Maintaining fitness in Winter with trot sets

Looking for advice to keep my eventer fit this winter! My barn doesn’t have a covered arena and with more rain than I’m used to in CA, I want to make sure to keep my horse in shape.
My best option is trot sets on the partially paved / partially dirt driveway, so I was wondering what would be best in terms of timing for trot work to keep my horse fit enough for Novice. TIA!

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Well not an eventer but here on the eventing forum I read the idea of doing three trot sets. Do one to the level of exertion that horse can recover breath in I think 3 minutes, then repeat. You have to experiment to see what length the trot needs to be. Obviously should lengthen as gets fitter. Like human interval training.

But horse has to leg up to the footing as well as the pace. So if he’s usually an arena horse do a lot of walking on the new footing first. I also would not trot on pavement.

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I can speak to legging up for foxhunting. Start short, maybe a couple of sets, and then keep extending. When I leg up the fox hunters we usually start at a mile and work up until it is 4-5 miles. It’s all done on natural trails.

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I use trot sets in my weekly schedule. My novice horse does 15 minutes of a straight trot. He is a baby horse and just gets him going forward and get out of the arena.

My prelim horse does 30 minutes straight of trot. But he is a warmblood a needs more fitness.

My advanced horse does 35 minutes of straight trot. He is a tb and needs not so much fitness as the warmblood.

But I work up to those numbers.

All of them get 15-20 minutes of walk before and after the trot set.

Walking is just as important as galloping and trotting. Adding even 10-30 minutes of walk a day to your ride will help your horses fitness tremendously without putting a ton of wear on them.

After a break, or gearing up for the season, I would start with just 5 minutes of trot. Proper walk of 10-15 before and after.

I do that for 3 weeks, then add 5 minutes. Do it again for another 3 weeks, then add 5 minutes.

For example:

Weeks 1-3 : walk work/ 5 minutes trot/ walk work

Weeks 4-6: walk work/ 10 minutes trot/ walk work

Weeks 7-9: walk work/ 15 minutes trot/ walk work

I do trot sets 1-2 days a week depending on the horse’s week schedule.

I also do mine on a hard dirt packed road, so I do have to stop and turn around when road ends mid trot set, that fine and I don’t add time for breaking to a walk to turn around.

Let me know if I need to clarify anything.


Can you ride or trailer out to a hilly trail? Long, slow distance at a marching walk (building up to some trots in the middle) is very good for getting a horse legged up for the lower levels.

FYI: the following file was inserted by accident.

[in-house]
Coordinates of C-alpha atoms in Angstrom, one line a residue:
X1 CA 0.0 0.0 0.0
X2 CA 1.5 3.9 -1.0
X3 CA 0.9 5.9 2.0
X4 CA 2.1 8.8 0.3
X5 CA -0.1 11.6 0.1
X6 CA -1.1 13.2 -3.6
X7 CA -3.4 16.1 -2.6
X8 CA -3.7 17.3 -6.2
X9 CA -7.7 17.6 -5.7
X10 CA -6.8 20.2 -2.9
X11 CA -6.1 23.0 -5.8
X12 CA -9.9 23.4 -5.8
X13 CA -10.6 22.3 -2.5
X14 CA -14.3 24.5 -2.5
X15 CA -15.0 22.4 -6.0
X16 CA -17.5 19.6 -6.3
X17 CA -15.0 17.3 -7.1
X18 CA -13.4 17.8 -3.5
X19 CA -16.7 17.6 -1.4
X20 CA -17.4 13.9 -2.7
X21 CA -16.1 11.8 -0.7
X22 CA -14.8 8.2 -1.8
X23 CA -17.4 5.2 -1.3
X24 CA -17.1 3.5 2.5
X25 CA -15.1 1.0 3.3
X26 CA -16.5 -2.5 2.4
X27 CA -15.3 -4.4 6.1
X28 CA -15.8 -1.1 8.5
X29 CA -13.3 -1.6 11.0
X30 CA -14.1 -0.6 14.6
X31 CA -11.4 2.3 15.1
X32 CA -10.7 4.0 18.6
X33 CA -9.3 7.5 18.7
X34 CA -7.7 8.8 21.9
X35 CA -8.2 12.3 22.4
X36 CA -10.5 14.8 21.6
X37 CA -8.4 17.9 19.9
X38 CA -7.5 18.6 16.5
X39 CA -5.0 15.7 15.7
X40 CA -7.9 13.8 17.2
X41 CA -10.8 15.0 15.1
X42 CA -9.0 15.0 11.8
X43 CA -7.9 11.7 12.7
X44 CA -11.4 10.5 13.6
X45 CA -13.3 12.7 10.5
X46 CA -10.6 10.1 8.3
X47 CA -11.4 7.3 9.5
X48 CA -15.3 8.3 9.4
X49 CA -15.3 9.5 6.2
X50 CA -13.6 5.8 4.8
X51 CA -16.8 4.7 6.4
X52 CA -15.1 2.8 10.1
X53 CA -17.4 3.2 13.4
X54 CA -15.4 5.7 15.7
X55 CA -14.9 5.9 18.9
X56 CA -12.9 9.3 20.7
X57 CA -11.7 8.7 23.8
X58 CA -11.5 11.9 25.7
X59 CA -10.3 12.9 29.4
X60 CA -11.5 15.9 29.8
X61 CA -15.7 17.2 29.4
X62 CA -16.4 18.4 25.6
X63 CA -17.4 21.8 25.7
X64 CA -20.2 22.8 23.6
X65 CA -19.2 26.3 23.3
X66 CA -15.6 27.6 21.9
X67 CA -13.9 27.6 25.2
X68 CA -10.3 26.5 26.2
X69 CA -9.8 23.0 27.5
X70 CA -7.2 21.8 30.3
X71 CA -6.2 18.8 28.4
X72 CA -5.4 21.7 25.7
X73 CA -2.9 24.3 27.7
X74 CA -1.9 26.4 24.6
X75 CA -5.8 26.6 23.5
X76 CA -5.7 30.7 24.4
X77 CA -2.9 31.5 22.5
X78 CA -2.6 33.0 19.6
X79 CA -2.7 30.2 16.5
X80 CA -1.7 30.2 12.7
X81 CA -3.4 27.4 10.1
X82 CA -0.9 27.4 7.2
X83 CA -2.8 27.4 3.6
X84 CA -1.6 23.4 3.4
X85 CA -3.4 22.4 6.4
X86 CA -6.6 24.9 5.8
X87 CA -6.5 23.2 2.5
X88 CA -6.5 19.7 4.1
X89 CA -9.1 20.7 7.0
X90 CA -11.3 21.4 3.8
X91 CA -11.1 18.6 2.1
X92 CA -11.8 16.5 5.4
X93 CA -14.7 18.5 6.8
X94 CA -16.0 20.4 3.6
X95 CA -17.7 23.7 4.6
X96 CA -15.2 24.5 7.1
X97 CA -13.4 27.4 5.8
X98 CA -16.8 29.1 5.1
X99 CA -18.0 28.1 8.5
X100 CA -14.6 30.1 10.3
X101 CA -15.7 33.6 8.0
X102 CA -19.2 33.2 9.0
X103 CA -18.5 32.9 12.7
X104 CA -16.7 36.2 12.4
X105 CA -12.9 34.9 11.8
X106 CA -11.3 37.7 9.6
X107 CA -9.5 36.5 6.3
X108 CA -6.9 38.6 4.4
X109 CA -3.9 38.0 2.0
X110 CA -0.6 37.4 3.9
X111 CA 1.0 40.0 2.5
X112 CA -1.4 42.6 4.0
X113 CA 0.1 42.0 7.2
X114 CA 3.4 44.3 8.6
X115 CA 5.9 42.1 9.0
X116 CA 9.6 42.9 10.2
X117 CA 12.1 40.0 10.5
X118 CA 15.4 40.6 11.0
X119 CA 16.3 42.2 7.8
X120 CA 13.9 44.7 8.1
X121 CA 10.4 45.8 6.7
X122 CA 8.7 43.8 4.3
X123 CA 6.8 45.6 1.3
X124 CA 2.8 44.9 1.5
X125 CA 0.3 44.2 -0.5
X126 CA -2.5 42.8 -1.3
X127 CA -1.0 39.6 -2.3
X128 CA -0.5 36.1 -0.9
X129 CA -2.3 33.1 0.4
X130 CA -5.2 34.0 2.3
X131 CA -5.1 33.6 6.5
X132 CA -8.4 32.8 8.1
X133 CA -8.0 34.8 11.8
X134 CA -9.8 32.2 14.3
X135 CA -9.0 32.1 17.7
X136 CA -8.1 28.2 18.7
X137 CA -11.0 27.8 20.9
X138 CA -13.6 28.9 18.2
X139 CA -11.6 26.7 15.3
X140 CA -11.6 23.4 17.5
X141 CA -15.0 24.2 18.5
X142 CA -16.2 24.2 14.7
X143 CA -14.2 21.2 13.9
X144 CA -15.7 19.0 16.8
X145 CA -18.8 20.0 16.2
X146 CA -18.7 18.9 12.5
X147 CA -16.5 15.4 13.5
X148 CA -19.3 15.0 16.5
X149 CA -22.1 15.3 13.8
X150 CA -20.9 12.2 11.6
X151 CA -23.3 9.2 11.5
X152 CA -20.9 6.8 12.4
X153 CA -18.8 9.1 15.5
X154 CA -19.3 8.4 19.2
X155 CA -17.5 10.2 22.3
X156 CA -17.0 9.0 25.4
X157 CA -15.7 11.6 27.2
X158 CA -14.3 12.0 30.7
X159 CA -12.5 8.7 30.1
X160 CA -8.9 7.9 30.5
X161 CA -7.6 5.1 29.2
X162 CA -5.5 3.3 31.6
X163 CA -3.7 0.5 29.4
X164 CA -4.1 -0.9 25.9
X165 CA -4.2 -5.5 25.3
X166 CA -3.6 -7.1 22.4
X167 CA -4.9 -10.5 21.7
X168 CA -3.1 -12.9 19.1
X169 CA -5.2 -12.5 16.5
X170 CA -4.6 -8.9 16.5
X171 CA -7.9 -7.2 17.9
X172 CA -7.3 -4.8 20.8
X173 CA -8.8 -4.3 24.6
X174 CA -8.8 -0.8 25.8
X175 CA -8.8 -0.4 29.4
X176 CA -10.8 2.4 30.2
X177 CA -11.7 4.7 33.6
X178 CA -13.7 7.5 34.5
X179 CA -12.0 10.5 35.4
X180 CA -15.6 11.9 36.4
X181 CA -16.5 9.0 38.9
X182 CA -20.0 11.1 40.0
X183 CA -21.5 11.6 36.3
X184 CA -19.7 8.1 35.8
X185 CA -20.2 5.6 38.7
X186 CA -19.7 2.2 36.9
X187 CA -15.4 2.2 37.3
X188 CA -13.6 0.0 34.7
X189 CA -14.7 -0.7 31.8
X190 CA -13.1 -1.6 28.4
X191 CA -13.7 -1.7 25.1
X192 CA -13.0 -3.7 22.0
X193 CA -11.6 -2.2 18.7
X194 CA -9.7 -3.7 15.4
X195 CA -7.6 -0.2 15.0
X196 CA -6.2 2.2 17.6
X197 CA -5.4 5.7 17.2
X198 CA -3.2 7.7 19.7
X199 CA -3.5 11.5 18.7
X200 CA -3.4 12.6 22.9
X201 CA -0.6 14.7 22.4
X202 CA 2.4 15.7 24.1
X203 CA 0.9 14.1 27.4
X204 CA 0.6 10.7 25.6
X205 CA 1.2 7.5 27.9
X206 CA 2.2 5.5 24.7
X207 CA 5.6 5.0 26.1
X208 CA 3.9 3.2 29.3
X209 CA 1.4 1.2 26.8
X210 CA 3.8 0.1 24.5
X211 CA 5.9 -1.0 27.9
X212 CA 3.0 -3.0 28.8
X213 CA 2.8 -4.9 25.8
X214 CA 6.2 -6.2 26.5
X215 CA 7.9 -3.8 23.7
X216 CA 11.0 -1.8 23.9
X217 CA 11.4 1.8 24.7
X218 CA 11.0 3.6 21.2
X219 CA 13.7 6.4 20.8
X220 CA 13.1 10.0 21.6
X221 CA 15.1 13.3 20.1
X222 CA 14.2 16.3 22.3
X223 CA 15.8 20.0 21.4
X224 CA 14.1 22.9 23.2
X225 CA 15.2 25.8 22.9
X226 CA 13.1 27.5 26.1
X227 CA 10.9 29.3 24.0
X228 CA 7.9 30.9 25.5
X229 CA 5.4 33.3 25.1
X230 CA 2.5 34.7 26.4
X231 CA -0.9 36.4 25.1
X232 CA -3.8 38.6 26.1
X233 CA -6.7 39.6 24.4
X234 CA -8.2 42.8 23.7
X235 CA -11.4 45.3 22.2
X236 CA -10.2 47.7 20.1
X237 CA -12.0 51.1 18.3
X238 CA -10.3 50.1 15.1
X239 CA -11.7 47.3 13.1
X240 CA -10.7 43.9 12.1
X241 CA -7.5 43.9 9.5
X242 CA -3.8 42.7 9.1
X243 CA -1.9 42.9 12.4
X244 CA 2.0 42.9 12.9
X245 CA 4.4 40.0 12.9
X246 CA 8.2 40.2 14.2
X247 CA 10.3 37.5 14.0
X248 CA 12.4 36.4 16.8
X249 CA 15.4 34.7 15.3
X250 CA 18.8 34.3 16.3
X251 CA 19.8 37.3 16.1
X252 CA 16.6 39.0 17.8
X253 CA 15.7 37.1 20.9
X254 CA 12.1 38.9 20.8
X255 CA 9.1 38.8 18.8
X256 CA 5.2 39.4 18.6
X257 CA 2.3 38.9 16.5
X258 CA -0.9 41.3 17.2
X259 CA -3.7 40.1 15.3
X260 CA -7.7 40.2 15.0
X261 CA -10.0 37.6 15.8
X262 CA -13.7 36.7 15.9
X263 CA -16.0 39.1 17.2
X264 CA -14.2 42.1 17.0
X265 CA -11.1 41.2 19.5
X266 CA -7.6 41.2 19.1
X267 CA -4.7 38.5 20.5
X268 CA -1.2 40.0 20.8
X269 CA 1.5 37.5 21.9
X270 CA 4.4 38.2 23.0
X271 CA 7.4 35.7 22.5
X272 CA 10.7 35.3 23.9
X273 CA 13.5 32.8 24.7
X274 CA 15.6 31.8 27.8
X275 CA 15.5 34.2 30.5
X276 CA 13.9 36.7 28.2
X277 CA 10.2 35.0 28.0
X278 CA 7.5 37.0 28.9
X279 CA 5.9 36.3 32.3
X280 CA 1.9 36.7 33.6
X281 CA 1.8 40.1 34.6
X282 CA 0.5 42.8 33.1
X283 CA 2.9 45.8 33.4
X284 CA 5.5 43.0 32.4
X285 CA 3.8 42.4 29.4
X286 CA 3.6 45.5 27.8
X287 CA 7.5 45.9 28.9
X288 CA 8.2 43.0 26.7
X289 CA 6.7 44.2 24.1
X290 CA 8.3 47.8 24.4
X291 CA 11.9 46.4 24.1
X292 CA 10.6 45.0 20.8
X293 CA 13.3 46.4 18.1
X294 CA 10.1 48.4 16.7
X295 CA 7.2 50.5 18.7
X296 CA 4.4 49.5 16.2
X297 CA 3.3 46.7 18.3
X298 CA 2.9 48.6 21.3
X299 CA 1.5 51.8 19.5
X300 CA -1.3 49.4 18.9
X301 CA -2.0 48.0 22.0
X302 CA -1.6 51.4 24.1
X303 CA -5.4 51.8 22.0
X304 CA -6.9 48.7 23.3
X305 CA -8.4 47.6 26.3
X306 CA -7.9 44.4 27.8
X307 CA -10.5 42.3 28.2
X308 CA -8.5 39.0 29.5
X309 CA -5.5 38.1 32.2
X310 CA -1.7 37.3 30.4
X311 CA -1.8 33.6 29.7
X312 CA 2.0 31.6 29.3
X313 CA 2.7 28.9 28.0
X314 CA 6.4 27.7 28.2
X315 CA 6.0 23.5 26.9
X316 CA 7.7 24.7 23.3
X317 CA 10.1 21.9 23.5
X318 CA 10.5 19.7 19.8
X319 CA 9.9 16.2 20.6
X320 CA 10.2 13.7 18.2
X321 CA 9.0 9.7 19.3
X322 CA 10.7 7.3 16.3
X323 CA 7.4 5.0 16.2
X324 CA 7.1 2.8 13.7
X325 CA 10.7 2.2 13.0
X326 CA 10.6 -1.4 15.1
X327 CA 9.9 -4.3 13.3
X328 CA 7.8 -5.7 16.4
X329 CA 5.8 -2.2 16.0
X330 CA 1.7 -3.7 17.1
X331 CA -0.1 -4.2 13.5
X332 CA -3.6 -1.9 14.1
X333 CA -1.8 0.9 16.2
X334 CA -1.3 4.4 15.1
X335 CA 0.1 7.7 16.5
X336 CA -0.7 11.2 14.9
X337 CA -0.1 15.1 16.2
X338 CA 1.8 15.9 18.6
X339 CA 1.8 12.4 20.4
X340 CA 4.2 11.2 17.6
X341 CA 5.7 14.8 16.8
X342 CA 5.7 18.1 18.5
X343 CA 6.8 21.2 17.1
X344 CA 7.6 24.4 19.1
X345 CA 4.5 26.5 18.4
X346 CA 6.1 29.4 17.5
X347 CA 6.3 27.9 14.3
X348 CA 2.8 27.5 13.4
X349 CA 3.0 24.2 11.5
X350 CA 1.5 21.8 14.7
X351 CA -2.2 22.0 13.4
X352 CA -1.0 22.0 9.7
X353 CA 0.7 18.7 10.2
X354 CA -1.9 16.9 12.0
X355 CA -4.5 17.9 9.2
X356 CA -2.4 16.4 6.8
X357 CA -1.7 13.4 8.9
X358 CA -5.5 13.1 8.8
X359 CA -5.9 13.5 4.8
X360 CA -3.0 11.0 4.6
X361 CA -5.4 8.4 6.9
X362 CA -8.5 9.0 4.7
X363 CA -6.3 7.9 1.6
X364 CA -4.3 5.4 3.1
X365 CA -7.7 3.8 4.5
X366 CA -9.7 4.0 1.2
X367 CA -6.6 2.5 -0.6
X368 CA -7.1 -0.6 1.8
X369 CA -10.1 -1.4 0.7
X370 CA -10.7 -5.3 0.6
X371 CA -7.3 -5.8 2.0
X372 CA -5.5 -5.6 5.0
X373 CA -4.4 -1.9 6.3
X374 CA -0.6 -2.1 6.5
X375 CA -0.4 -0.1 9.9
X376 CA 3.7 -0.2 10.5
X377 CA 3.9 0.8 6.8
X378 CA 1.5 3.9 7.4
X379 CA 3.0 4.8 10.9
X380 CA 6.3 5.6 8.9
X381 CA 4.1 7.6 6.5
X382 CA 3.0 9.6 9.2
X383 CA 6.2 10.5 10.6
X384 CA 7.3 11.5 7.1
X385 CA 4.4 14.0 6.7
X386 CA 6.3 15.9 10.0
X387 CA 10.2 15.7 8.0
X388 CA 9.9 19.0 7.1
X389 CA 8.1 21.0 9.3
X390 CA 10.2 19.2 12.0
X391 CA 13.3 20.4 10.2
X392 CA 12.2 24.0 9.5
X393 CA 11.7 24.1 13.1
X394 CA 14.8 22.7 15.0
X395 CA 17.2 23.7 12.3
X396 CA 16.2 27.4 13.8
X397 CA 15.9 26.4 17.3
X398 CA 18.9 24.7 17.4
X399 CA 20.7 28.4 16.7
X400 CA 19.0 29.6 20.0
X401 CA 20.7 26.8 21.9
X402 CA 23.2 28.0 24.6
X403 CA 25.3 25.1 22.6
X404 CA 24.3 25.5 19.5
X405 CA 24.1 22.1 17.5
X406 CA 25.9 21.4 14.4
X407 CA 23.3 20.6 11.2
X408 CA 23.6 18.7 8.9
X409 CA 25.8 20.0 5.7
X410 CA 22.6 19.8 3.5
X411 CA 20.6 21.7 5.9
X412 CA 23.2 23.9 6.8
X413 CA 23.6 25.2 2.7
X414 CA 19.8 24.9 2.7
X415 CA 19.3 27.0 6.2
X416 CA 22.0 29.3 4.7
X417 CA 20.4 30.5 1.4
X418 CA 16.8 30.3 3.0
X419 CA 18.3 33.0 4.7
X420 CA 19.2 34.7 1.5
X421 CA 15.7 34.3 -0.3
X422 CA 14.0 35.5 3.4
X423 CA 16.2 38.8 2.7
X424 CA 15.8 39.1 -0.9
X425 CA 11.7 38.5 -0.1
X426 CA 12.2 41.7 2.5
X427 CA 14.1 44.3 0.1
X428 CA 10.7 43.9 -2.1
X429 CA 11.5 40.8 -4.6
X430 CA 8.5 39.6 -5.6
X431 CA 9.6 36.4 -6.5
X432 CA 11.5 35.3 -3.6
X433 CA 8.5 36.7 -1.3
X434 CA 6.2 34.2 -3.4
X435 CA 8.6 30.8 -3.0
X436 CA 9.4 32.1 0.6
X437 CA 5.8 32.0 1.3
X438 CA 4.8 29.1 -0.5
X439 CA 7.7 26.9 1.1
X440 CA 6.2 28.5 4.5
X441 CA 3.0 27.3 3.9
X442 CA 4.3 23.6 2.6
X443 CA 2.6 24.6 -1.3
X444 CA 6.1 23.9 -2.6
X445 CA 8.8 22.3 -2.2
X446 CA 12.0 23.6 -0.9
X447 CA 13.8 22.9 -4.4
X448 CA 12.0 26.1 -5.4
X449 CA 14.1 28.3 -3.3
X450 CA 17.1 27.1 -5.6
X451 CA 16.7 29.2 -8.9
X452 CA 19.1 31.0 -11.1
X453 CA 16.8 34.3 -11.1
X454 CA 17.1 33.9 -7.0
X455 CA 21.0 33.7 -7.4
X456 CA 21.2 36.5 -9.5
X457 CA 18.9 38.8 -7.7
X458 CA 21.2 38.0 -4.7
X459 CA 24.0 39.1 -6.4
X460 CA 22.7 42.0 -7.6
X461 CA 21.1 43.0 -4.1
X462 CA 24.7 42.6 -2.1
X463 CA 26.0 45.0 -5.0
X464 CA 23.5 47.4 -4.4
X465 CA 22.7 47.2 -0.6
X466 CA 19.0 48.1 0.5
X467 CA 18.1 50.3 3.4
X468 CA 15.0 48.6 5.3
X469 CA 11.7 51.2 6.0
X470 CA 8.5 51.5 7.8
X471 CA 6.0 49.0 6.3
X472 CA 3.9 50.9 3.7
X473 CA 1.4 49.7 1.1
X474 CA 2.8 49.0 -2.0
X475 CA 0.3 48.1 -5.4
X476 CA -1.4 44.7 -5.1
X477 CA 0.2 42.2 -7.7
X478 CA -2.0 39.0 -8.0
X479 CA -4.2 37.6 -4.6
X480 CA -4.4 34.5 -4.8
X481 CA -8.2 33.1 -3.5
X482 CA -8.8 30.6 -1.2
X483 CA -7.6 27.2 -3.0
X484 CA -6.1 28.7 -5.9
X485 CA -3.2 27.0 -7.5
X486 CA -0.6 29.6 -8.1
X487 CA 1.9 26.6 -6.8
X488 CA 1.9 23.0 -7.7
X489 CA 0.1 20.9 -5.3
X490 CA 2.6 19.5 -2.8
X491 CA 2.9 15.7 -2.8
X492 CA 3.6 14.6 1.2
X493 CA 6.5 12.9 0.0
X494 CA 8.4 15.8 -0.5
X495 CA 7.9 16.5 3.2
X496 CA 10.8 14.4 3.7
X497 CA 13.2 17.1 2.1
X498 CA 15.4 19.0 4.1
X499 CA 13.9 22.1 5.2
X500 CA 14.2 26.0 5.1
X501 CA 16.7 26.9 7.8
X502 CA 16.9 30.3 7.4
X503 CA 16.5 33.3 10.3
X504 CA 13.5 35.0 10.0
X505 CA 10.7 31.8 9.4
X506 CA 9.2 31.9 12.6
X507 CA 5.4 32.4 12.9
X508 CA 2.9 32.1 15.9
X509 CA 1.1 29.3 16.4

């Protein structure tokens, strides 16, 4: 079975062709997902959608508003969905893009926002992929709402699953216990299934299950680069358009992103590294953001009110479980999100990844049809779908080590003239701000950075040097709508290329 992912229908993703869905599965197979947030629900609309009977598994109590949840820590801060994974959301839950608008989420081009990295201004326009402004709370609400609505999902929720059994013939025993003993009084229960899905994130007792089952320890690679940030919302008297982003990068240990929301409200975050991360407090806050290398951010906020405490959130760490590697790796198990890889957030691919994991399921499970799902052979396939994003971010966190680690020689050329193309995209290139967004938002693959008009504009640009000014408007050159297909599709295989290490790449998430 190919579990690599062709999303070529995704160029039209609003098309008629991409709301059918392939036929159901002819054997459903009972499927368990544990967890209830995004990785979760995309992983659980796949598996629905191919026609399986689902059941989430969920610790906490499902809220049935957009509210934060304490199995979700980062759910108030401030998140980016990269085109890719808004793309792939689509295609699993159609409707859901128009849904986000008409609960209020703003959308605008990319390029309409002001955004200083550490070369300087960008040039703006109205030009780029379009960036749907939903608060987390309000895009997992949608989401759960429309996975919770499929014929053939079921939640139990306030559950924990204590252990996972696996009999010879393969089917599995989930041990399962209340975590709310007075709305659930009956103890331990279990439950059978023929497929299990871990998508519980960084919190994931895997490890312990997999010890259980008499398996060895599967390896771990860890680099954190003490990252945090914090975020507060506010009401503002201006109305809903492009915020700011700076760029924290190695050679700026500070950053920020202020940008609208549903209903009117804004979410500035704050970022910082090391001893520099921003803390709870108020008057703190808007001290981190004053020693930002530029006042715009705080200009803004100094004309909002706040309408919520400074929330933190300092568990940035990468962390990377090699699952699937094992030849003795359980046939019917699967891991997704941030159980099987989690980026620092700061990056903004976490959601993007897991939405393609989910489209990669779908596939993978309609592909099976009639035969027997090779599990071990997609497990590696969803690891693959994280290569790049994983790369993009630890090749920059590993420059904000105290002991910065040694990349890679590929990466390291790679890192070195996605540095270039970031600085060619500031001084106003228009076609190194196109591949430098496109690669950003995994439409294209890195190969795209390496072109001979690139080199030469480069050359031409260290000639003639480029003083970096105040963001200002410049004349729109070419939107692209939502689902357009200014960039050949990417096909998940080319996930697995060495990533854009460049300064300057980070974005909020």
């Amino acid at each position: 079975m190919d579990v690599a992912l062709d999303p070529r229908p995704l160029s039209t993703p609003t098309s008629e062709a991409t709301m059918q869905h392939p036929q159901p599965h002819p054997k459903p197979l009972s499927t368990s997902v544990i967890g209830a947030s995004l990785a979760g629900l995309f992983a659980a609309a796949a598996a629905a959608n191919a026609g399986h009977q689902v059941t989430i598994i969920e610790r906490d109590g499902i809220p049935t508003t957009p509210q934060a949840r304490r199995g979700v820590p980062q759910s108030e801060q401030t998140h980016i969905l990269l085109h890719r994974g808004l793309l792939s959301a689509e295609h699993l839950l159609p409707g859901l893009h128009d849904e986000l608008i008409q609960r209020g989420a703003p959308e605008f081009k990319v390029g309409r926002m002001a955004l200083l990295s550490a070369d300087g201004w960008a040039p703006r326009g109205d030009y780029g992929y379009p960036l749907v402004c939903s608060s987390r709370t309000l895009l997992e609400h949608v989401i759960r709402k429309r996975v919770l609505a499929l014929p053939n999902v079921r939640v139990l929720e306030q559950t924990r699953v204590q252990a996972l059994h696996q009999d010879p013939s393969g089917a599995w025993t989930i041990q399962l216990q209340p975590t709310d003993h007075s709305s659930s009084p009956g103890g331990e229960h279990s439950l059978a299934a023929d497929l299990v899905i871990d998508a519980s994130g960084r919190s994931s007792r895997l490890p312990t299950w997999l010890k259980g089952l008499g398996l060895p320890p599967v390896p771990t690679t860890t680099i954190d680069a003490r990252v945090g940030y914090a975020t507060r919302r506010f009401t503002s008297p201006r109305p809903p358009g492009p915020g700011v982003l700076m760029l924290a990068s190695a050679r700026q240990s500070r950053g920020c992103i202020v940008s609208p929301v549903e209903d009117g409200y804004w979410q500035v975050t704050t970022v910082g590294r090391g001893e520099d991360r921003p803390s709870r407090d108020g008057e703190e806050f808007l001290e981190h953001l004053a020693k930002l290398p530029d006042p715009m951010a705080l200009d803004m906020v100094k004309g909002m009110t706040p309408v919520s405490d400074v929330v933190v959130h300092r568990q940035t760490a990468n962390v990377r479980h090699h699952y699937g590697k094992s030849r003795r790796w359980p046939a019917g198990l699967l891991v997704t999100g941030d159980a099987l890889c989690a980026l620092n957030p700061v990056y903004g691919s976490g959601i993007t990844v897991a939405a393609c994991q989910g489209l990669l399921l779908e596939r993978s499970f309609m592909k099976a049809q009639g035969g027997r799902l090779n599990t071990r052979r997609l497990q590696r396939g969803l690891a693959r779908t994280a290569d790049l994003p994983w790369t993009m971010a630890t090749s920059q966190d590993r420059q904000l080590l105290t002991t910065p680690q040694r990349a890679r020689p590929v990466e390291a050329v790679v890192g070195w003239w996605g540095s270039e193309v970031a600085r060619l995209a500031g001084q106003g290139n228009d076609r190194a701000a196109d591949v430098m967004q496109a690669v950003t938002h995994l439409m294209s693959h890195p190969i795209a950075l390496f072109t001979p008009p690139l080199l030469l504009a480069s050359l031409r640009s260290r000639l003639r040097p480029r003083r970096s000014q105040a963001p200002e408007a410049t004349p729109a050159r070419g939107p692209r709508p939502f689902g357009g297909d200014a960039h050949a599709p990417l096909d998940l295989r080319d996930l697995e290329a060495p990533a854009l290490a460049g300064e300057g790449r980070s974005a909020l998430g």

Horses maintain fitness a lot better than humans, and for N it’s only a 5 minute canter so unless you’re starting with a horse who’s had no work for 2+ months you should be able to get him fit enough pretty quickly.


I do this every year since the snow and ice make any meaningful work in a ring difficult without an indoor.

I usually give them November to Feb off and start legging up mid-late Feb. It’s been a weird winter so far so I’m actually behind schedule.

Some things to consider - how old is your horse, is he shod? If you are doing trot sets with regularity on pavement you may want to invest in shoes as you will wear through hoof quite quickly. The drawback is trotting on road is not my favorite from a traction standpoint. It can be good for them to do some work on hard footing but know your horse: you don’t want to pile on too much road concussion at once.

My avenues for riding are limited. I’ve put more than 1500 miles on a horse trail riding in one season. As much as I want to agree walking is great for them — and it is — it is no substitute for actually trotting and cantering. I typically warm up at the walk on a bridle loop I made around the property; it has a lot of terrain and fallen logs and two loops of that is 15m.

In the spring I leg up with two minute trot sets, spaced one minute apart - do this three times a session. Always split the break interval by half of the intense interval; IE if you trot for 4m, walk for 2. If you want to get real technical, measure your horse’s heart rate — you want to start the beginning of the next intense interval just as they are more than halfway recovered. Keep in mind your terrain here — horses work much harder when they go uphill so factor that into your recovery sets.

The general rule of thumb is for interval training to not be back to back days - so hack or do other work on even days and IT on odd, or wherever works for you. You should give muscles time to recover and repair from the slight strain of pushing.

I add two minutes to each trot set every week until I’m up to ten minute repetitions (for a total of 30m trot). You won’t need more than that for anything below Prelim IMHO. This is a pretty conservative plan but it keeps my horses fit without risk to limb or soft tissue.

Trotting in ring in regular dressage work or jumps schools does enough for Novice, typically. (Age and breed may impact that some)

I fully believe that walking and hill work can do way more than trot sets. Wofford has adjusted his recommendations about longer trot work in favor of more walking, hills and slow and low canters, that builds the needed base for BN/Nov so you can then bring trot sets to the game as you’re prepping for Training and above.



Thank you everyone for the advice!

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